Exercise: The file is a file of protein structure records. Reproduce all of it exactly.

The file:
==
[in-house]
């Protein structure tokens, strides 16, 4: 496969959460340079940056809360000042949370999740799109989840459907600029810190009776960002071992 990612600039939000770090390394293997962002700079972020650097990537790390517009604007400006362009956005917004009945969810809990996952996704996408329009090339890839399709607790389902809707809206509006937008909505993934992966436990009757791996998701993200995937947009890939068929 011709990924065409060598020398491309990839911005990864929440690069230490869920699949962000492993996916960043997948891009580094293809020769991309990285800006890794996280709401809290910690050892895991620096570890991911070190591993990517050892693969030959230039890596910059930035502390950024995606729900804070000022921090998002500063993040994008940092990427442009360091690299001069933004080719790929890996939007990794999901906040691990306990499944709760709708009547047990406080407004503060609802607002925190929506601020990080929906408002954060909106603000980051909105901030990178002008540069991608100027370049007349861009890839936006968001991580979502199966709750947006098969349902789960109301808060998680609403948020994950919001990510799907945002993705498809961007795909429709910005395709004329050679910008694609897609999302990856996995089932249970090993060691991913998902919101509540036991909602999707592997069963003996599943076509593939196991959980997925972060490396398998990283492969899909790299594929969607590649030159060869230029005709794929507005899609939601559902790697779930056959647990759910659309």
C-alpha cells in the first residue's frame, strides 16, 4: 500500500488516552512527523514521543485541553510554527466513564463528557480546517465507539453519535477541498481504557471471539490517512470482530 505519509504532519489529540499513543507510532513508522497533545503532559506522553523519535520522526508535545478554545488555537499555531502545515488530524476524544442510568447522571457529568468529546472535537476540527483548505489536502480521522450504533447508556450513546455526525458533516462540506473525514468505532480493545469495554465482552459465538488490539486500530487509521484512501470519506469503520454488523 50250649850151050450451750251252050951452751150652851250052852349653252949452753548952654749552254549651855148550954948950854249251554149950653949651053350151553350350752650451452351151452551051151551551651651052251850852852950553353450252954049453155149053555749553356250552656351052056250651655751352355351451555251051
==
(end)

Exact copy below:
[in-house]
């Protein structure tokens, strides 16, 4: 496969959460340079940056809360000042949370999740799109989840459907600029810190009776960002071992 990612600039939000770090390394293997962002700079972020650097990537790390517009604007400006362009956005917004009945969810809990996952996704996408329009090339890839399709607790389902809707809206509006937008909505993934992966436990009757791996998701993200995937947009890939068929 011709990924065409060598020398491309990839911005990864929440690069230490869920699949962000492993996916960043997948891009580094293809020769991309990285800006890794996280709401809290910690050892895991620096570890991911070190591993990517050892693969030959230039890596910059930035502390950024995606729900804070000022921090998002500063993040994008940092990427442009360091690299001069933004080719790929890996939007990794999901906040691990306990499944709760709708009547047990406080407004503060609802607002925190929506601020990080929906408002954060909106603000980051909105901030990178002008540069991608100027370049007349861009890839936006968001991580979502199966709750947006098969349902789960109301808060998680609403948020994950919001990510799907945002993705498809961007795909429709910005395709004329050679910008694609897609999302990856996995089932249970090993060691991913998902919101509540036991909602999707592997069963003996599943076509593939196991959980997925972060490396398998990283492969899909790299594929969607590649030159060869230029005709794929507005899609939601559902790697779930056959647990759910659309």
C-alpha cells in the first residue's frame, strides 16, 4: 500500500488516552512527523514521543485541553510554527466513564463528557480546517465507539453519535477541498481504557471471539490517512470482530 505519509504532519489529540499513543507510532513508522497533545503532559506522553523519535520522526508535545478554545488555537499555531502545515488530524476524544442510568447522571457529568468529546472535537476540527483548505489536502480521522450504533447508556450513546455526525458533516462540506473525514468505532480493545469495554465482552459465538488490539486500530487509521484512501470519506469503520454488523 50250649850151050450451750251252050951452751150652851250052852349653252949452753548952654749552254549651855148550954948950854249251554149950653949651053350151553350350752650451452351151452551051151551551651651052251850852852950553353450252954049453155149053555749553356250552656351052056250651655751352355351451555251051